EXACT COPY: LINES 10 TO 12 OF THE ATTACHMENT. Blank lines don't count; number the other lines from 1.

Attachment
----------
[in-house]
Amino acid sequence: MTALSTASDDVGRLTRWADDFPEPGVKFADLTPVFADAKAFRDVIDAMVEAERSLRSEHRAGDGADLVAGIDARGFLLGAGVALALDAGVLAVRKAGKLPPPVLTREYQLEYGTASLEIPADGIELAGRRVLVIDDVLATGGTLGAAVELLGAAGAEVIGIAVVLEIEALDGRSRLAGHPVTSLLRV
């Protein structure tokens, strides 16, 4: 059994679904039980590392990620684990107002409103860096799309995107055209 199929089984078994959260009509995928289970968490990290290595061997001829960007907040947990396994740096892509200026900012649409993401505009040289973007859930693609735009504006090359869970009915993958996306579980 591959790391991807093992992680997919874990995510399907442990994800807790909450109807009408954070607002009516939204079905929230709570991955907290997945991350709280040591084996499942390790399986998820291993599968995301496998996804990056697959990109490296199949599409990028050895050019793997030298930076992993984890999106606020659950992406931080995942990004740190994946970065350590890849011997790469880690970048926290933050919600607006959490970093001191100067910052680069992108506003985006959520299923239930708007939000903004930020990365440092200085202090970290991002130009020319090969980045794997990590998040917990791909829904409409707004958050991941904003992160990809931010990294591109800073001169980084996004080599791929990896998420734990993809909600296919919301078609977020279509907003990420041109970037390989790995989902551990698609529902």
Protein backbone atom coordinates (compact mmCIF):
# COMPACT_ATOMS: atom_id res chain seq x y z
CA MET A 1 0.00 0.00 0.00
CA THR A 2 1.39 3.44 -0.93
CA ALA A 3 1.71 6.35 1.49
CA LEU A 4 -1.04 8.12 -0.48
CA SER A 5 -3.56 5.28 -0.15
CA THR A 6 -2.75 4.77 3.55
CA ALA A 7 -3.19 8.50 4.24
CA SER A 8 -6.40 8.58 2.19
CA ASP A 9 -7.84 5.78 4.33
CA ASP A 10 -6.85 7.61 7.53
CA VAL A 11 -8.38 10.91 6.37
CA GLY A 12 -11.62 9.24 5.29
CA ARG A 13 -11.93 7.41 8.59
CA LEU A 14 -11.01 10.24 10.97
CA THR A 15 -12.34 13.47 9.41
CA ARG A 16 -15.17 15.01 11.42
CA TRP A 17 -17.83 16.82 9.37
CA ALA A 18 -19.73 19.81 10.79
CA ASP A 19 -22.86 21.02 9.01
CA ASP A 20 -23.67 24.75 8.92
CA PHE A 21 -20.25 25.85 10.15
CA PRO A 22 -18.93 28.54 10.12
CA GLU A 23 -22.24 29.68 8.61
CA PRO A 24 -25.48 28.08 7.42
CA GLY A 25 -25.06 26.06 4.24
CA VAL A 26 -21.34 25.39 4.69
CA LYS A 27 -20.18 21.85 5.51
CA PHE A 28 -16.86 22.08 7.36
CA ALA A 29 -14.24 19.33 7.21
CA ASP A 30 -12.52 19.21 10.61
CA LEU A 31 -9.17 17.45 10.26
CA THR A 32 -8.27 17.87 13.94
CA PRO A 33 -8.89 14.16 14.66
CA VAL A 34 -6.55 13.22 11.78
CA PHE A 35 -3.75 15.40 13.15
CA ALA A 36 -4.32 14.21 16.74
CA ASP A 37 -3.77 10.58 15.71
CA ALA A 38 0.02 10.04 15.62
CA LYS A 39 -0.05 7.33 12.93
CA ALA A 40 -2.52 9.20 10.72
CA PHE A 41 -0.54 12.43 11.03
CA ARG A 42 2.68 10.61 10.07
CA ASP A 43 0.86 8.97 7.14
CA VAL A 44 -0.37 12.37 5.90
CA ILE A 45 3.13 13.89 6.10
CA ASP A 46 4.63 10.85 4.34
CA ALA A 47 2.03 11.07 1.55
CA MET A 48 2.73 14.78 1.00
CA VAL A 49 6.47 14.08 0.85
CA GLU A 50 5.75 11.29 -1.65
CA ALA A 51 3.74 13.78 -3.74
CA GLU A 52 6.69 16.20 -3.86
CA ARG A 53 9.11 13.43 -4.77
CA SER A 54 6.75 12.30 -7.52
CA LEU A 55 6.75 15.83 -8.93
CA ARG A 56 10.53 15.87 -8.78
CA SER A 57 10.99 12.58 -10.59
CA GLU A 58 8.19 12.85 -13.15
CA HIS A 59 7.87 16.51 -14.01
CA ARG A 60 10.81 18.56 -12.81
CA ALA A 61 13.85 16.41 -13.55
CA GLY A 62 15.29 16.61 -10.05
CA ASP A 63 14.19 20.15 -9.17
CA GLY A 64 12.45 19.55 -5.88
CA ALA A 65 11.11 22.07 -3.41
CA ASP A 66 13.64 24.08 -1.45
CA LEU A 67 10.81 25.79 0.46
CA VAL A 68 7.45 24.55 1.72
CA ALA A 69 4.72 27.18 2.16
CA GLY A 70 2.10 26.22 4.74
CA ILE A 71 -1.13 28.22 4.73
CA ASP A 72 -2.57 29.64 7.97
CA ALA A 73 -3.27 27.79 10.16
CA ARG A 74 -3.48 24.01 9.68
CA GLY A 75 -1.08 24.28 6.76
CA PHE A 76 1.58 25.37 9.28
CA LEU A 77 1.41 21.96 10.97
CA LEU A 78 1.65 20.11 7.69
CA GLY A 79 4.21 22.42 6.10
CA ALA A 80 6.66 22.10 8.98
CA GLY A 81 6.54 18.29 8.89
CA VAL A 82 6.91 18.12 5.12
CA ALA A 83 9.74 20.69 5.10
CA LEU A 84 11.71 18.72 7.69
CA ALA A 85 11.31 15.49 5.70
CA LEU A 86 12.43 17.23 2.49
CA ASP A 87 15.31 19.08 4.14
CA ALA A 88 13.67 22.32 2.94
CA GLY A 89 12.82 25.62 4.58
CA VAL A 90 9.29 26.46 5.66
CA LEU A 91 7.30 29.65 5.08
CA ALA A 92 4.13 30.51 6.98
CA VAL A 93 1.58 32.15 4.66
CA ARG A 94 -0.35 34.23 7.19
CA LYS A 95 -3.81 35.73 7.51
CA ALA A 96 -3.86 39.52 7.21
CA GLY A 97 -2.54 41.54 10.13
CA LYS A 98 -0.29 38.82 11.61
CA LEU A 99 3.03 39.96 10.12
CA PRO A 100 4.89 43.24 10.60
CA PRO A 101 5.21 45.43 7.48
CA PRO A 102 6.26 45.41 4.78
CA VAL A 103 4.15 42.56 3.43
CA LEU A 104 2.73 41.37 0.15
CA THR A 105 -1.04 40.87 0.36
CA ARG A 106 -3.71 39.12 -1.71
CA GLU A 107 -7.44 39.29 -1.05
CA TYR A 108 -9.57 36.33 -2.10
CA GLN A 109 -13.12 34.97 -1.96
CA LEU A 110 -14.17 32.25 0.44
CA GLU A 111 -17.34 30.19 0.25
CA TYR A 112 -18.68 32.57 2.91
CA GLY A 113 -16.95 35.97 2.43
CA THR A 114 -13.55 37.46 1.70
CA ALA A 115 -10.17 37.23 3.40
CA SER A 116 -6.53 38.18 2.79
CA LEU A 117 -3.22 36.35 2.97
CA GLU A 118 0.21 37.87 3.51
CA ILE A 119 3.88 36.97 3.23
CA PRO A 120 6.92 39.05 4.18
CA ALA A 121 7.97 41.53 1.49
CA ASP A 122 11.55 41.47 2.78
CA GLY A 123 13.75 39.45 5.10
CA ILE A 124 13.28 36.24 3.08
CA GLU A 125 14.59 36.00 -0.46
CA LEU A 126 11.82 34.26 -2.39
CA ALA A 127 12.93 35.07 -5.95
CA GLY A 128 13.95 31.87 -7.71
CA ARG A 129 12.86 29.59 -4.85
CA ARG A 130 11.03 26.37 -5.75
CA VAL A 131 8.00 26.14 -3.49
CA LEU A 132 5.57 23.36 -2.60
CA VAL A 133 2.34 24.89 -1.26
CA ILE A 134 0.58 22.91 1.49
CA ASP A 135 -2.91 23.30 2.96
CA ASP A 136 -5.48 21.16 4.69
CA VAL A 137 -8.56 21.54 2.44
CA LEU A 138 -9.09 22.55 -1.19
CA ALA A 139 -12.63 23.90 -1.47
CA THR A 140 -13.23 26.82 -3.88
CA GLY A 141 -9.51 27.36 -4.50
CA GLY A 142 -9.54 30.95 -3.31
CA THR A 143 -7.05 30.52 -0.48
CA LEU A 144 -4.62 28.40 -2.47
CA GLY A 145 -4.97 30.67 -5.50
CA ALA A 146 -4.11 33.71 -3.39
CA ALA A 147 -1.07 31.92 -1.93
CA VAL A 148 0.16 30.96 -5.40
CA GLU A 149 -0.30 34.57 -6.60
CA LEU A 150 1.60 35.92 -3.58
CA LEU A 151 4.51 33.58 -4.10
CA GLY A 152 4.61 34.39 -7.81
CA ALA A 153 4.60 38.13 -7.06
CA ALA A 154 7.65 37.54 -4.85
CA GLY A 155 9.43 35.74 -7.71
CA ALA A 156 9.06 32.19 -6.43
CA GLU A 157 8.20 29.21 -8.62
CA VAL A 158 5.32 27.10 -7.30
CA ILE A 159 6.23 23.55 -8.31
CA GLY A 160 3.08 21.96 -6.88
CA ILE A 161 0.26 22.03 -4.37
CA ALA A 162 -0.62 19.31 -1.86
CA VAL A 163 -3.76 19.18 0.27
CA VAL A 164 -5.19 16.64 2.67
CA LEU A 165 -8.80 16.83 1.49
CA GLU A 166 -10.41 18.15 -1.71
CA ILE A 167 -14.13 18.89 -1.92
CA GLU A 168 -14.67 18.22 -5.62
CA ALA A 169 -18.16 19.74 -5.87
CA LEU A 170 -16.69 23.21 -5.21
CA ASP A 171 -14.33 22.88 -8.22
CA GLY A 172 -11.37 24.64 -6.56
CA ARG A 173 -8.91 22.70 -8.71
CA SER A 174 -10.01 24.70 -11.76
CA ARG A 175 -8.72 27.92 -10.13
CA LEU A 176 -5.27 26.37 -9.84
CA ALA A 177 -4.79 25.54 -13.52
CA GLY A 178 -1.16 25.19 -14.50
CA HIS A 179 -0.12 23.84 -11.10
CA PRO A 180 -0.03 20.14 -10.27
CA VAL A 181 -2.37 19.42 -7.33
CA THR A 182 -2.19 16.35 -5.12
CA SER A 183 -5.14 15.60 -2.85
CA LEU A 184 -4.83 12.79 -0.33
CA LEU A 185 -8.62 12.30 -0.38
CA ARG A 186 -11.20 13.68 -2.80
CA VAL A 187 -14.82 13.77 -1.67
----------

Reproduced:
CA SER A 5 -3.56 5.28 -0.15
CA THR A 6 -2.75 4.77 3.55
CA ALA A 7 -3.19 8.50 4.24